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Determining the molecular drivers of species-specific interferon-stimulated gene product 15 interactions with nairovirus ovarian tumor domain proteases

posted on 23.12.2019, 18:35 by John V. Dzimianski, Florine E. M. Scholte, Isabelle L. Williams, Caroline Langley, Brendan T. Freitas, Jessica R. Spengler, Éric Bergeron, Scott D. Pegan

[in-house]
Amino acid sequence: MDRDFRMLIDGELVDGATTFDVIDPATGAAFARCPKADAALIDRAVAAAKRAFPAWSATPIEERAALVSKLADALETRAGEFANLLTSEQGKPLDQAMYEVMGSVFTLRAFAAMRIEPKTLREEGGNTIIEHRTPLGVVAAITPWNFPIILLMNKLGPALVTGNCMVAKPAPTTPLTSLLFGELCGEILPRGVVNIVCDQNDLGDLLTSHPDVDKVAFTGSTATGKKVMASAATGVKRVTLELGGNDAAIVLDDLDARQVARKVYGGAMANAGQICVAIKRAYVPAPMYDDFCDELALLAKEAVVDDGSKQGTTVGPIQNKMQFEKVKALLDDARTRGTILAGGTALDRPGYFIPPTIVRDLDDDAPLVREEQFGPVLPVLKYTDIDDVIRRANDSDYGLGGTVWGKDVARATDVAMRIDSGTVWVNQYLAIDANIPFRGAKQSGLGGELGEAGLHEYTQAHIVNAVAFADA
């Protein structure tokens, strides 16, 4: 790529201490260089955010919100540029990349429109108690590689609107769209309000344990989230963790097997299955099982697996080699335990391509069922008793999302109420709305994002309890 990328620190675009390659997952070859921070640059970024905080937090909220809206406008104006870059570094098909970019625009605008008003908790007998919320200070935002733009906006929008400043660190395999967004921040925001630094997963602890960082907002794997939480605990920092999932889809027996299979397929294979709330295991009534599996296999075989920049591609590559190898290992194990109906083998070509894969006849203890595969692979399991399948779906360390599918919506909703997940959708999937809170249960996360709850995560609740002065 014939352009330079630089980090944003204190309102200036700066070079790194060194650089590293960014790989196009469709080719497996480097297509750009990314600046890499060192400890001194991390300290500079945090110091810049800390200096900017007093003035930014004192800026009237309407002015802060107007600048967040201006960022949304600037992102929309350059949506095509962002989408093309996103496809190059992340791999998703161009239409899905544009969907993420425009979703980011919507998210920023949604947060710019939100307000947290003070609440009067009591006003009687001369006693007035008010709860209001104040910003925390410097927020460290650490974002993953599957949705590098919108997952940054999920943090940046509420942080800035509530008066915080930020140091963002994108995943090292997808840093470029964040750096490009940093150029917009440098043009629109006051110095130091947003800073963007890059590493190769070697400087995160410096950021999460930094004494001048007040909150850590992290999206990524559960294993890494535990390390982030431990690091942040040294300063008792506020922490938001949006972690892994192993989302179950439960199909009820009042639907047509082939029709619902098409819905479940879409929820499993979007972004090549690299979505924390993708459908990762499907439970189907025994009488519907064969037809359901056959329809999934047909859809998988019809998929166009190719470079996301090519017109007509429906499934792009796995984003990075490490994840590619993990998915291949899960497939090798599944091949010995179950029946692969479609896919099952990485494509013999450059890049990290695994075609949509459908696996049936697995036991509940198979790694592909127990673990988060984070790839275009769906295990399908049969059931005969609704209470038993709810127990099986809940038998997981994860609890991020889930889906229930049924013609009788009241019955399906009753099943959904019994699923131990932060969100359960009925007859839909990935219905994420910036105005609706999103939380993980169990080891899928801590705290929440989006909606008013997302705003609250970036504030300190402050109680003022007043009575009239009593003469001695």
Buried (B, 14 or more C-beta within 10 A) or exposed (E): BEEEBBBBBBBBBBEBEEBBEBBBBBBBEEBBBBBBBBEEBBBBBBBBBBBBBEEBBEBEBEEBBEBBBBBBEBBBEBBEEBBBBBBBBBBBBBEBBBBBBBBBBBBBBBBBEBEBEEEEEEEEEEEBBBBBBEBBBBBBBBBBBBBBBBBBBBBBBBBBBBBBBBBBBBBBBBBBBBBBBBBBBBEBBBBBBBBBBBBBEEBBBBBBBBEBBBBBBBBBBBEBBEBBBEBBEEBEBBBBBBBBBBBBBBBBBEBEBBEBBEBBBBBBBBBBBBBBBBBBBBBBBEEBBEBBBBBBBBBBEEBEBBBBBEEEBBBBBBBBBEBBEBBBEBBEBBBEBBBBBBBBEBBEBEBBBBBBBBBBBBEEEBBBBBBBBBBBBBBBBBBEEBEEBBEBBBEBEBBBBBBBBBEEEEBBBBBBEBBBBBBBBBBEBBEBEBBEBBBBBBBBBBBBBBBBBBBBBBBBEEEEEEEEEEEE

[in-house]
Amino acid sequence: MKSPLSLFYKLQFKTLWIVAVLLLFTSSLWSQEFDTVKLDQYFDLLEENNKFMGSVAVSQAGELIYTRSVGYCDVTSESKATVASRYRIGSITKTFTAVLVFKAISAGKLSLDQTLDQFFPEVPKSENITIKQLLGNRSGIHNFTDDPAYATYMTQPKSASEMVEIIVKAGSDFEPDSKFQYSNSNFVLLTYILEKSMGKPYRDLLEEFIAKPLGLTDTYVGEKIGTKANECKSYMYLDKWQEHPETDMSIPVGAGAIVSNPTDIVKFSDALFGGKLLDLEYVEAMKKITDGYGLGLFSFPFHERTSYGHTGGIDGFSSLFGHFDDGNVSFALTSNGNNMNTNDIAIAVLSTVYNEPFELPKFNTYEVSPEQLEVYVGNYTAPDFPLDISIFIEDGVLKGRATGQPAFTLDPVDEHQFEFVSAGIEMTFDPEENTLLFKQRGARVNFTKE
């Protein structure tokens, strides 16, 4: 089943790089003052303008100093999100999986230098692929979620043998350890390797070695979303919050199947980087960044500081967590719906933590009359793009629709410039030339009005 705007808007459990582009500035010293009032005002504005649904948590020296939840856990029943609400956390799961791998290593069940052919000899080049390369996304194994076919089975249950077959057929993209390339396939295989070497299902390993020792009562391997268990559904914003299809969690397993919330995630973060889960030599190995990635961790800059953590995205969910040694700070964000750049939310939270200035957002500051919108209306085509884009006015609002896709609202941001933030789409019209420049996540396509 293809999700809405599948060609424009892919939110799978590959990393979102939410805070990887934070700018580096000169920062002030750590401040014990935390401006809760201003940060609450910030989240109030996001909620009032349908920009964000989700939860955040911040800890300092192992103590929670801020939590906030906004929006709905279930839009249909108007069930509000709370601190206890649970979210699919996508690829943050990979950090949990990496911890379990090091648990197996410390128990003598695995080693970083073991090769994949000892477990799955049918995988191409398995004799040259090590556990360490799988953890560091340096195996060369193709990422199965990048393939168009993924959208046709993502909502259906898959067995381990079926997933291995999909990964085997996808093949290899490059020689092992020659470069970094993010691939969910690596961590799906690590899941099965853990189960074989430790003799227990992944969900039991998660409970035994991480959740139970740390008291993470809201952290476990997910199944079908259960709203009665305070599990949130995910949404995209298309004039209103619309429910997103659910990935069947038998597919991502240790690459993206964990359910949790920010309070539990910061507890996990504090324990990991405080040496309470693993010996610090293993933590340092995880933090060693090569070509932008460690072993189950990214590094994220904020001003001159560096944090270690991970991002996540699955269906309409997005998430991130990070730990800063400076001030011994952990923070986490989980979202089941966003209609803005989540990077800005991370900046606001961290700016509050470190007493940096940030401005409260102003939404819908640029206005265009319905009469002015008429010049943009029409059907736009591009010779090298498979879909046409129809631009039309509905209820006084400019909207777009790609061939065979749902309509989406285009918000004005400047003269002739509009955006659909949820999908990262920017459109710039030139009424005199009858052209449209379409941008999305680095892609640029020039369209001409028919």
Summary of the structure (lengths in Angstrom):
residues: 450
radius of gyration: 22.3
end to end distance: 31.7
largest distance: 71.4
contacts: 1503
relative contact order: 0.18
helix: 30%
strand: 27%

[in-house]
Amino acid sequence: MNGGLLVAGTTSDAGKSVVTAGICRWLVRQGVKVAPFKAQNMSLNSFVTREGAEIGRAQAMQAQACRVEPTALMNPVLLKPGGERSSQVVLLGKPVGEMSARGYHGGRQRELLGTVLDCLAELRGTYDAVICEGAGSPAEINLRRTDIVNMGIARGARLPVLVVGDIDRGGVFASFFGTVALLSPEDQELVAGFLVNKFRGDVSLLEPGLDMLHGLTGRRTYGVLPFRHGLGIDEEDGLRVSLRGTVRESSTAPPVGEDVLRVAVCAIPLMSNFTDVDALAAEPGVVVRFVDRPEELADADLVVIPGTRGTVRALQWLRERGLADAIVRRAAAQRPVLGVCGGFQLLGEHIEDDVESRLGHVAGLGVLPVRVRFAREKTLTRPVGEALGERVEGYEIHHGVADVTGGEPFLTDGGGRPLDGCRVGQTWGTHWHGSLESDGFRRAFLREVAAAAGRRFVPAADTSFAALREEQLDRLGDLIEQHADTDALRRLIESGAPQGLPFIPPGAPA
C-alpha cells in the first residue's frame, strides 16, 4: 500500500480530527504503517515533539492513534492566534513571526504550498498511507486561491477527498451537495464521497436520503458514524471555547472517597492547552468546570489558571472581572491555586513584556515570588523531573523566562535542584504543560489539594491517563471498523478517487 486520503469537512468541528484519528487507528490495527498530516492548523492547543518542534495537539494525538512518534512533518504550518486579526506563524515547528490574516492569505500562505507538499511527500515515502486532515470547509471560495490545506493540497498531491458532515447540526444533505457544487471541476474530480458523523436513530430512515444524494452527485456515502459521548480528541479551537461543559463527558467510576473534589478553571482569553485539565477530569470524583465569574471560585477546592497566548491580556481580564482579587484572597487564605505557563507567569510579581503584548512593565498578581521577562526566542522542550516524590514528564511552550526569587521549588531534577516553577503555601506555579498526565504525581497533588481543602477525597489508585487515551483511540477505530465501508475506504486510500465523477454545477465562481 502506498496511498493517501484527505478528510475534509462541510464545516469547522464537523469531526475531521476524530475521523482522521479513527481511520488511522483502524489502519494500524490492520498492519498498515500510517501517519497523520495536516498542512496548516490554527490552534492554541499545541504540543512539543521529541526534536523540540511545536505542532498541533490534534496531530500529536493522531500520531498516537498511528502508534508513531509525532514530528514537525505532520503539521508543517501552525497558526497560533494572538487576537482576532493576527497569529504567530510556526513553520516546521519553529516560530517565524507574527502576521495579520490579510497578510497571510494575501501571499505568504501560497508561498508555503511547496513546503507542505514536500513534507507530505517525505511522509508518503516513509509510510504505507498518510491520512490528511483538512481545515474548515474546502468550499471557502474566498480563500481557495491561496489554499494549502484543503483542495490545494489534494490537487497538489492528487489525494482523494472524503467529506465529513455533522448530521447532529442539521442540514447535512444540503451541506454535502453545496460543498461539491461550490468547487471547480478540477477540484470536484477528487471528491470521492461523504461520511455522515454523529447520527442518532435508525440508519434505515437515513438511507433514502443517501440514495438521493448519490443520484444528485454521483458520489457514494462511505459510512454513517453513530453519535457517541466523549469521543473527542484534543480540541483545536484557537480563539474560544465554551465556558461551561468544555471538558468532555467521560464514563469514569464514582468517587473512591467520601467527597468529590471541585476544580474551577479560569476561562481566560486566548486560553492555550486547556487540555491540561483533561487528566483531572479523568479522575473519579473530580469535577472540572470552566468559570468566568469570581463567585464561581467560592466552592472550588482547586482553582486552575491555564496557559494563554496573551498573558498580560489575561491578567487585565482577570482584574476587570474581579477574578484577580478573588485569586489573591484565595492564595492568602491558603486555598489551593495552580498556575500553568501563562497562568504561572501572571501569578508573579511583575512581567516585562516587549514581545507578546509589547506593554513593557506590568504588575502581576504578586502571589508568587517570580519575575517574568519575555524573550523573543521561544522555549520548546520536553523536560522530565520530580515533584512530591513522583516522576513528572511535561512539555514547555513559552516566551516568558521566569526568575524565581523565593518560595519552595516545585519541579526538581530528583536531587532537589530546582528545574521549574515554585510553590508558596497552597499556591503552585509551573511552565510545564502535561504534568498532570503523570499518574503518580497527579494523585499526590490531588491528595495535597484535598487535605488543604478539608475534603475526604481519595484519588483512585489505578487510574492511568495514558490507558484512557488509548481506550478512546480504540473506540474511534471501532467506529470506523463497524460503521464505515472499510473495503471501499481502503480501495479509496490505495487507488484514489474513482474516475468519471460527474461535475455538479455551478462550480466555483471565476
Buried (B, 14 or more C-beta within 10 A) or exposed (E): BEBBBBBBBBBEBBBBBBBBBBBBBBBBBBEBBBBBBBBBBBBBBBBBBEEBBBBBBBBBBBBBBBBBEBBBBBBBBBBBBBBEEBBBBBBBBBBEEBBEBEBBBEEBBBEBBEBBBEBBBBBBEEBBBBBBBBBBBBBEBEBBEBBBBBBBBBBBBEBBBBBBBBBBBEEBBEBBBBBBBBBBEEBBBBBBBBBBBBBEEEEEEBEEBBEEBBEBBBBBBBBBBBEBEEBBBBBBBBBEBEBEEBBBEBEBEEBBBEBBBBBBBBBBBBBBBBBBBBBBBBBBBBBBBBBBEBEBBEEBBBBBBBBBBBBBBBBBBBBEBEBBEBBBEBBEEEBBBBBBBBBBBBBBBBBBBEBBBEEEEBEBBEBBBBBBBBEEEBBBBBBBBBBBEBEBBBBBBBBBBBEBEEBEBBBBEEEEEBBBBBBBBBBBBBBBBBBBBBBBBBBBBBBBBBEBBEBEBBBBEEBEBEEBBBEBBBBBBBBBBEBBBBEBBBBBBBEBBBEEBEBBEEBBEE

Tick-borne nairoviruses (order Bunyavirales) encode an ovarian tumor domain protease (OTU) that suppresses the innate immune response by reversing the post-translational modification of proteins by ubiquitin (Ub) and interferon-stimulated gene product 15 (ISG15). Ub is highly conserved across eukaryotes, whereas ISG15 is only present in vertebrates and shows substantial sequence diversity. Prior attempts to address the effect of ISG15 diversity on viral protein-ISG15 interactions have focused on only a single species’ ISG15 or a limited selection of nairovirus OTUs. To gain a more complete perspective of OTU-ISG15 interactions, we biochemically assessed the relative activities of 14 diverse nairovirus OTUs for 12 species’ ISG15 and found that ISG15 activity is predominantly restricted to particular nairovirus lineages reflecting, in general, known virus-host associations. To uncover the underlying molecular factors driving OTUs affinity for ISG15, X-ray crystal structures of Kupe virus and Ganjam virus OTUs bound to sheep ISG15 were solved and compared to complexes of Crimean-Congo hemorrhagic fever virus and Erve virus OTUs bound to human and mouse ISG15, respectively. Through mutational and structural analysis seven residues in ISG15 were identified that predominantly influence ISG15 species specificity among nairovirus OTUs. Additionally, OTU residues were identified that influence ISG15 preference, suggesting the potential for viral OTUs to adapt to different host ISG15s. These findings provide a foundation to further develop research methods to trace nairovirus-host relationships and delineate the full impact of ISG15 diversity on nairovirus infection.